The Difference Between Venting & Complaining

Ever have a friend or coworker that repeatedly shares how frustrated they are with this, or how irritated they are by that?

I’ll be honest — sometimes I find that the person exclaiming about the same problem over and over again is . . . me. (*whispers* Is it sometimes you too? No judgement, let’s figure this out together!)

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Photo by nappy on

On our journey to becoming more self-caring and having healthier relationships, its helpful to differentiate how the act of venting and how the habit of complaining show up in our lives and in our relationships. And in all reality, a lot of us get on a complaining rant every once in a while.

We can define venting as giving free expression or providing an outlet to a strong emotion.

Venting is a natural and quite healthy way to release. Typically, we vent when we are experiencing heavy emotions and need to express ourselves as a way of coping. Venting can help us begin to deal with conflict and can lead to self-regulation and problem-solving.

Complaining, on the other hand, involves expressing dissatisfaction, pain and/or uneasiness for an extended period of time. While venting can be seen as a natural way to release emotion, complaining takes it a step further. Complaining is a habit that when done often, can become an unhealthy coping mechanism.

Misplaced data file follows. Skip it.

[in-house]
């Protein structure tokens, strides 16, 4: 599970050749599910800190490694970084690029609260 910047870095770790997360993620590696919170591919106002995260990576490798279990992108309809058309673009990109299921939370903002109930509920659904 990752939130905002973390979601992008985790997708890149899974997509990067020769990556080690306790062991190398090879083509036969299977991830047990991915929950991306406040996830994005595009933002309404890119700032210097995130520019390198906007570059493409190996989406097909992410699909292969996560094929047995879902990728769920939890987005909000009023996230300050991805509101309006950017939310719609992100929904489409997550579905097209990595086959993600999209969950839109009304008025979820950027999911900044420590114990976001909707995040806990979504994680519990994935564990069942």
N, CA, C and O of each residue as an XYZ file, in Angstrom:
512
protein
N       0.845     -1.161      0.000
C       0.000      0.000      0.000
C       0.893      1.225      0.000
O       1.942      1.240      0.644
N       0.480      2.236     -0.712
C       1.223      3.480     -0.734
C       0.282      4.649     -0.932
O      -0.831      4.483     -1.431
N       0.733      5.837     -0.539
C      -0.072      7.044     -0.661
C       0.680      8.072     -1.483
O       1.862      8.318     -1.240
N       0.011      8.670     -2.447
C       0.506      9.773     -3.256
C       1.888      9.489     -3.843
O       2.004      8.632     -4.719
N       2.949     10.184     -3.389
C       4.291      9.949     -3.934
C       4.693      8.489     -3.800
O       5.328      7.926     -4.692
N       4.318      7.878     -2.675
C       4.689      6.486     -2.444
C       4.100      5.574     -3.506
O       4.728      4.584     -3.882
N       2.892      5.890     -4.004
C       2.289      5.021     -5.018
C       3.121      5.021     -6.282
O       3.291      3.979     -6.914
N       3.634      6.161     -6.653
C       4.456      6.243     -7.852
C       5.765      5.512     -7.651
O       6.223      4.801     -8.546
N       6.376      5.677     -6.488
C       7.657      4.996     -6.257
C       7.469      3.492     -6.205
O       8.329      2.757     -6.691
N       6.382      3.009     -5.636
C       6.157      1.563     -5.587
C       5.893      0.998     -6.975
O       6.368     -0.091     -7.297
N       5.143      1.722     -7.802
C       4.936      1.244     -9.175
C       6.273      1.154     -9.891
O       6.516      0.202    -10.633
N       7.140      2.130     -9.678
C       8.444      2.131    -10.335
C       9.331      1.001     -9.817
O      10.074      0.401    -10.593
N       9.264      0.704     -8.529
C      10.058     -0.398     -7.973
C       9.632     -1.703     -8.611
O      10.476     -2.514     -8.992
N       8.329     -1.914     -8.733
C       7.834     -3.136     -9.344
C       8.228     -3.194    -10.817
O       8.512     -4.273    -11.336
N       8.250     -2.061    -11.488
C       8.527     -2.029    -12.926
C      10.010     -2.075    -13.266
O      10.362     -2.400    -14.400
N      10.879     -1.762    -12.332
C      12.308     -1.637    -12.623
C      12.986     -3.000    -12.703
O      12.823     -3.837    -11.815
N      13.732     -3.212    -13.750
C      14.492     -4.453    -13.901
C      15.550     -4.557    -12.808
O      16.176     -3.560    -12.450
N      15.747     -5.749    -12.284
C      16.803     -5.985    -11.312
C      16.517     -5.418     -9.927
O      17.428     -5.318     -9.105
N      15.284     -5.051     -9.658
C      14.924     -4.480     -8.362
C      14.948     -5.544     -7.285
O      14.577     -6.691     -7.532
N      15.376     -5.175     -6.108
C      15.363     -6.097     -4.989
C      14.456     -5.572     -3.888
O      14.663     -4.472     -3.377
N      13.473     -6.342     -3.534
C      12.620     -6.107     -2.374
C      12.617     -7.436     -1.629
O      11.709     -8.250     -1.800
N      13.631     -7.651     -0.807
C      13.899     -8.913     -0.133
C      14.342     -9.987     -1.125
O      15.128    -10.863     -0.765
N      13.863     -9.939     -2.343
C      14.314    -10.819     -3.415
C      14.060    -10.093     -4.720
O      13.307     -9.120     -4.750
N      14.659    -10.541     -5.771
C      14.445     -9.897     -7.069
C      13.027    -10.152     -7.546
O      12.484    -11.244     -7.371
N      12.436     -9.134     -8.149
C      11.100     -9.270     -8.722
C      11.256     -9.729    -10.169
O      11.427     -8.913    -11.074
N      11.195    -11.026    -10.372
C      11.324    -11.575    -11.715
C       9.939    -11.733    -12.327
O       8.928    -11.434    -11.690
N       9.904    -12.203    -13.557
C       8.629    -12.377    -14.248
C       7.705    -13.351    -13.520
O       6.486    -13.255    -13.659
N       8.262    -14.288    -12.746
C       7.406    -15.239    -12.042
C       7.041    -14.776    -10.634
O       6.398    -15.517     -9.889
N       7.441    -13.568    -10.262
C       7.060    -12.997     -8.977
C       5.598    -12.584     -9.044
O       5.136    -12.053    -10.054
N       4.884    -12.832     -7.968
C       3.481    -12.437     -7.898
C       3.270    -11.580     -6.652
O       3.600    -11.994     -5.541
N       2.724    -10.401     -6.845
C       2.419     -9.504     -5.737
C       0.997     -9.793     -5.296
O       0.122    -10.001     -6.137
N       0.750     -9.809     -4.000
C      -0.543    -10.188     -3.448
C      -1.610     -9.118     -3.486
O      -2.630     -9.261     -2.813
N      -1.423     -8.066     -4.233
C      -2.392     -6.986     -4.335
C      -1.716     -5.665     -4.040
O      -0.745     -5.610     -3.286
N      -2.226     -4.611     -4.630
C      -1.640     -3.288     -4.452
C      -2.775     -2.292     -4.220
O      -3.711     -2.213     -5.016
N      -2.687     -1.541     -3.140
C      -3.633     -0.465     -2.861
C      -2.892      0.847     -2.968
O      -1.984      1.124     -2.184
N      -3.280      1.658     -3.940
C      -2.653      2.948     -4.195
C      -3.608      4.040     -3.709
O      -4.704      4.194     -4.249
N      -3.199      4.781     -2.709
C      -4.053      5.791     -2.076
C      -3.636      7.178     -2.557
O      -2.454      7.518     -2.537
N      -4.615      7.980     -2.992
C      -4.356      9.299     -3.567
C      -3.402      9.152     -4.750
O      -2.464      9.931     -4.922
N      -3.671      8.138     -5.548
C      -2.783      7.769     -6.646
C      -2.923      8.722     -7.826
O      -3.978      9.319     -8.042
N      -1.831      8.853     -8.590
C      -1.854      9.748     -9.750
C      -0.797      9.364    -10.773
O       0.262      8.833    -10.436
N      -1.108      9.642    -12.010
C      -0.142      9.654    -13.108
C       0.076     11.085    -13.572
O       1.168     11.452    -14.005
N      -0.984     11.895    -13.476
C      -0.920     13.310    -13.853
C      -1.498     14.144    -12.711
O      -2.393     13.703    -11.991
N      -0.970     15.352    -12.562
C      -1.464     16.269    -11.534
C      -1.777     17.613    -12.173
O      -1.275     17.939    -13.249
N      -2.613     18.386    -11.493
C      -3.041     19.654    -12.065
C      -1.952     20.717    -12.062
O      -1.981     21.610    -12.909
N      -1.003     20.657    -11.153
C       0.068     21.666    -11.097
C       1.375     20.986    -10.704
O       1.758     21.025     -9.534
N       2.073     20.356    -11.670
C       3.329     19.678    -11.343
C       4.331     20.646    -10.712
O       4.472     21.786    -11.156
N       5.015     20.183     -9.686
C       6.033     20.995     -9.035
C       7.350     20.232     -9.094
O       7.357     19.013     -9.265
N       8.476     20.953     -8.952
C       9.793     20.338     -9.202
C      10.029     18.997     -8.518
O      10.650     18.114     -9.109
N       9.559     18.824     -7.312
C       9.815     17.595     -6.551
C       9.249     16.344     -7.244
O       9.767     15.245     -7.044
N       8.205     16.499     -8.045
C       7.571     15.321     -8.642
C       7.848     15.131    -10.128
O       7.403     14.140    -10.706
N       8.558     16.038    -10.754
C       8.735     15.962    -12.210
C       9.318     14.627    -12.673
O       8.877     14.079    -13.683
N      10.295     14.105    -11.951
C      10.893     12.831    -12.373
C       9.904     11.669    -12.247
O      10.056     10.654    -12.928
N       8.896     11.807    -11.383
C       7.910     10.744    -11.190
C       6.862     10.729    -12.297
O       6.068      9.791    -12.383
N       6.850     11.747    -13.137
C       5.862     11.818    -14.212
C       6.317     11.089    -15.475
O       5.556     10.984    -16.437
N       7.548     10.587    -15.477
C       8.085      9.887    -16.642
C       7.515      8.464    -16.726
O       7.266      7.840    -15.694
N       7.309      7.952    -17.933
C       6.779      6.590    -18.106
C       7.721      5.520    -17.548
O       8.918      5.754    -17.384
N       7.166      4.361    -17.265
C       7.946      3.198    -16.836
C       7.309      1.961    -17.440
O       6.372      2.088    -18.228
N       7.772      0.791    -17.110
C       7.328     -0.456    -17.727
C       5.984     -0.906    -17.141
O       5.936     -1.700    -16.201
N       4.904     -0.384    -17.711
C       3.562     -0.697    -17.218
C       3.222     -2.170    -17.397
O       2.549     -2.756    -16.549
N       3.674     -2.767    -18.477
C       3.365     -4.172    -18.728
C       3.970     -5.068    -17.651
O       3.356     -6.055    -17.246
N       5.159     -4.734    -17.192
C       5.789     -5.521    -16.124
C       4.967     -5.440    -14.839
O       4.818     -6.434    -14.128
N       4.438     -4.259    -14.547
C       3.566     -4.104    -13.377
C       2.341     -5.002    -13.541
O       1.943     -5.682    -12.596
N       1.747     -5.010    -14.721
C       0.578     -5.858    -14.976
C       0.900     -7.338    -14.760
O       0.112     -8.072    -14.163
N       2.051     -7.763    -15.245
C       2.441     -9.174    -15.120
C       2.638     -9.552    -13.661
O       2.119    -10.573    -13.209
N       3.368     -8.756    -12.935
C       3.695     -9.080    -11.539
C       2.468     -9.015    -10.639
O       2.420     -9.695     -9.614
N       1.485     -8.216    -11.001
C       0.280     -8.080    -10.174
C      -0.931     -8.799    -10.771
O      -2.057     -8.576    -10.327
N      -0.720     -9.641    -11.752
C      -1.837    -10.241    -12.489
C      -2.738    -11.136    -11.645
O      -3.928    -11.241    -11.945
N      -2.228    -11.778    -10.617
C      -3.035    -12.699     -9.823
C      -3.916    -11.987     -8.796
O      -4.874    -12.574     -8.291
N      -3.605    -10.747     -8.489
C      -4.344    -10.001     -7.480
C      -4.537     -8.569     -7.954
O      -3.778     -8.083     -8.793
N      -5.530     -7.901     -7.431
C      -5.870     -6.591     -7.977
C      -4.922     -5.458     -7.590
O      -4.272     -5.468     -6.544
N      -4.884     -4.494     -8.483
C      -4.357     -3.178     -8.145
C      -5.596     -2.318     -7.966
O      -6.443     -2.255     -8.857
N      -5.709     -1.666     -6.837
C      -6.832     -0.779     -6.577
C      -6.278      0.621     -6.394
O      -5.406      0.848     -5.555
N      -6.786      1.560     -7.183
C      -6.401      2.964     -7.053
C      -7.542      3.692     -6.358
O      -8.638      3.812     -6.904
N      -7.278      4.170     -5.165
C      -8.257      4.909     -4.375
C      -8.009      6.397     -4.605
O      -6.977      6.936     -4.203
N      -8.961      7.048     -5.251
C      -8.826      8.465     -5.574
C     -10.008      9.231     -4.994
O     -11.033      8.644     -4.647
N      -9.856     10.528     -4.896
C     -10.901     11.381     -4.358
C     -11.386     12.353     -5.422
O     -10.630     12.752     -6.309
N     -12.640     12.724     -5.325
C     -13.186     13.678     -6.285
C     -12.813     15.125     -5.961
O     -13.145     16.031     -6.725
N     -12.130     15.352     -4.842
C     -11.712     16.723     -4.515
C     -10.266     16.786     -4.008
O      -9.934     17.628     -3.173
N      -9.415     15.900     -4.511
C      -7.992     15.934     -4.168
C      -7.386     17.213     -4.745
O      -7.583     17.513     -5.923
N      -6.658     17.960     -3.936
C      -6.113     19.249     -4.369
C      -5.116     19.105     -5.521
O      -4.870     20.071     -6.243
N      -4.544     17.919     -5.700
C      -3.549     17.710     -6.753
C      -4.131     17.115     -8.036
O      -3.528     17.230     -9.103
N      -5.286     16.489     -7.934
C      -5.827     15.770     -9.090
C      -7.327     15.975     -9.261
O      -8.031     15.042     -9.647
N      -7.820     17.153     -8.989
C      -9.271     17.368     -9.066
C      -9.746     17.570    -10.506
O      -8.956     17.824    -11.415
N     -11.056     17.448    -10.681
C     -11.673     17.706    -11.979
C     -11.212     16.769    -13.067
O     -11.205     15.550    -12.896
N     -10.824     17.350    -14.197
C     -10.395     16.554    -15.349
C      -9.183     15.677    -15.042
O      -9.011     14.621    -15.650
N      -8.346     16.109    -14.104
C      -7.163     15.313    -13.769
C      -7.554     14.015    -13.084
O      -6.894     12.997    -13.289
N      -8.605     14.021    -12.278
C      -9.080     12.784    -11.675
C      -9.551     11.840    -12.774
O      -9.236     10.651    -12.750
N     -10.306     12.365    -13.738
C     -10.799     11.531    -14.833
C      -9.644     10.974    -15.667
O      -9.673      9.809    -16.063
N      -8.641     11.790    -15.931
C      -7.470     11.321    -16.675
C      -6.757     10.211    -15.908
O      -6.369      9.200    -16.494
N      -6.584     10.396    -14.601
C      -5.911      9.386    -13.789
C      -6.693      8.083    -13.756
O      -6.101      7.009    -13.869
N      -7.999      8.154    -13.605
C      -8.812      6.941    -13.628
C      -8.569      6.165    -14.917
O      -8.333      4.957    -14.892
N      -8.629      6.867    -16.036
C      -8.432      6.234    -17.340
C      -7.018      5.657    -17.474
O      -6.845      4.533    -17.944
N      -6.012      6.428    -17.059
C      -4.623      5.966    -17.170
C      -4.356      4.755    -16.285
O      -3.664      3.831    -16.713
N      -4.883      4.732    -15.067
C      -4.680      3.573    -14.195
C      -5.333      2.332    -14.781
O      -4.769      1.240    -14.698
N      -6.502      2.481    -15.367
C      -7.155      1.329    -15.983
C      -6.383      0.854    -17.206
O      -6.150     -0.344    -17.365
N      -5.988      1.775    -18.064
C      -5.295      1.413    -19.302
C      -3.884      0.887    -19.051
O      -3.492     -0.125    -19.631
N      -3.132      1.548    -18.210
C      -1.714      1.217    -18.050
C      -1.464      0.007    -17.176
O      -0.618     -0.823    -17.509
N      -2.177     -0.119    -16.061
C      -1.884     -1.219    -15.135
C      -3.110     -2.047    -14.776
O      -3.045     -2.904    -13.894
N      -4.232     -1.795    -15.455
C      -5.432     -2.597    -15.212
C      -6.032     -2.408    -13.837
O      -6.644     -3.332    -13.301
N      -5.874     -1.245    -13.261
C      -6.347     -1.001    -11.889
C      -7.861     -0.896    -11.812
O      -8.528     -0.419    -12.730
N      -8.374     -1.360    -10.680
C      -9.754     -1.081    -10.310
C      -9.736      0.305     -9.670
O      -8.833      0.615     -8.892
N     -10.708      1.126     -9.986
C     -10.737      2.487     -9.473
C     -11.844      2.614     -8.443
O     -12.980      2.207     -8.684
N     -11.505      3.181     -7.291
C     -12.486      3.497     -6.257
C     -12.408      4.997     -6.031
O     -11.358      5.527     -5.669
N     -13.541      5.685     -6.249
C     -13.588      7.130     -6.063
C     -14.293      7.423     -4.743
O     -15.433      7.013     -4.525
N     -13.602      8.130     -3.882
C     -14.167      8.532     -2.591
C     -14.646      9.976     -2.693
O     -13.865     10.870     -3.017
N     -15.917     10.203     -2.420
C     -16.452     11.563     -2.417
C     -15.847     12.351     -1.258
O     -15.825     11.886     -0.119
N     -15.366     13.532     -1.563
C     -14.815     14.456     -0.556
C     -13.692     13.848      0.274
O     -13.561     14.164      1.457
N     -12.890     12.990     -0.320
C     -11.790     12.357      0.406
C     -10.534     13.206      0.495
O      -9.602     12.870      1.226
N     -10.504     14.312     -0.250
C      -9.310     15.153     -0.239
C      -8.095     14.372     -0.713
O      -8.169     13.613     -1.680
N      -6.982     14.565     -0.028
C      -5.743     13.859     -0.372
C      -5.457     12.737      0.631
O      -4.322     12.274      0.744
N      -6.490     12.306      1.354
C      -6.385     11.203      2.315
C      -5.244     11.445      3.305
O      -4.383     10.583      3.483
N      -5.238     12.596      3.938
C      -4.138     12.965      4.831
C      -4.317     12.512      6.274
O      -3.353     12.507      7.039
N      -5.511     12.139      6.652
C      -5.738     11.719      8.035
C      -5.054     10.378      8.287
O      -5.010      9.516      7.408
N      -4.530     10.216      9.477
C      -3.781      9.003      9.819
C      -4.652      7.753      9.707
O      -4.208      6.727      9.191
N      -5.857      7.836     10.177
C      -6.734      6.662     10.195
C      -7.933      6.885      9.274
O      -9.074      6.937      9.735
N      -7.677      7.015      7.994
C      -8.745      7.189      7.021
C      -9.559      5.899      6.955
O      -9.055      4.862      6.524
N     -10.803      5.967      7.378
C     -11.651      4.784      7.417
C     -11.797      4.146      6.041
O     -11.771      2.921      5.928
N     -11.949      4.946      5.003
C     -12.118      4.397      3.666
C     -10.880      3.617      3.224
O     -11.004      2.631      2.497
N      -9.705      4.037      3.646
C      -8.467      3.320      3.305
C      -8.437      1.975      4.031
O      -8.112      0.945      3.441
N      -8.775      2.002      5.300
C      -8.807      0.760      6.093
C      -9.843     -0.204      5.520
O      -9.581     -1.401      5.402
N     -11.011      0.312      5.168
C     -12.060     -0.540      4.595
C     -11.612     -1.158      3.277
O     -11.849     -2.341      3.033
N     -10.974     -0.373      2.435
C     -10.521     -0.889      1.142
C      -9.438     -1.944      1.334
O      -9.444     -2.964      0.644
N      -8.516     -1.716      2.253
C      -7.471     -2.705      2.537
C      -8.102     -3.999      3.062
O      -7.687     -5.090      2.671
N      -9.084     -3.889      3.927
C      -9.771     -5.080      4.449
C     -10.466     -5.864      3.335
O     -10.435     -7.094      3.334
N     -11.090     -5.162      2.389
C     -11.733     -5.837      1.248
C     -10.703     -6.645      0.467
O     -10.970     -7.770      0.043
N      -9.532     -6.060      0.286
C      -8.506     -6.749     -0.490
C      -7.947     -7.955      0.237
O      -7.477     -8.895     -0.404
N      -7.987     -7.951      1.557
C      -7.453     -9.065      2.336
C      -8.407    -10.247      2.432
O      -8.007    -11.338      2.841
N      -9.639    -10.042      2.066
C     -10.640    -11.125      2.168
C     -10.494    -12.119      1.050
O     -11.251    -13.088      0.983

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Photo by on

Complaining is no longer a release — complaining can in itself contribute to a problem or create new problems. And again, complaining is and feels repetitive in nature. When we complain or hear others complain, we may feel a sense of dread rather than relief. This is especially important to recognize when we practicing self-care and managing boundaries in our relationships.

It can be difficult to be on the ‘listening’ end of a loved one who often complains. When venting becomes complaining, our loved ones can feel drained, impatient or even take on your feelings when listening to the complaints. Not to mention that when we are ourselves are complaining, sometimes we actually make ourselves feel worse, exhausted or even defeated in the process.

Try to be mindful of when you are venting and when you are complaining by asking yourself:

  • How long have you been talking about this problem? Does it feel like you’ve been talking about this problem for a long time?
  • Is your current way of talking about this problem helping you solve it? Or, is it keeping you stuck and making the problem worse?
  • How do your loved ones feel about you talking about this problem? (If you don’t know, ask them!)

It can be difficult to make shifts in the way that we interact with each other and with ourselves. Increase your awareness of self by noticing how you talk about your problems: are you releasing with the hope of problem-solving or are you in a habit of complaining?

What do you feel are the differences between venting and complaining?




  1. Cheyenne says

    Nice distinction between venting and complaining. I’m definitely guilty of complaining about certain things but hesitate to vent when I need to because I know I do complain about things. I don’t want it to be my schpill or sound like a broken record…even if I am just venting.

    • Michelle says

      That makes sense to me Cheyenne! It can be really be hard to tell the difference and give ourselves permission to vent — it’s been helpful for me to stay mindful how much and how long I’ve been talking about a problem. Thank you for reading!

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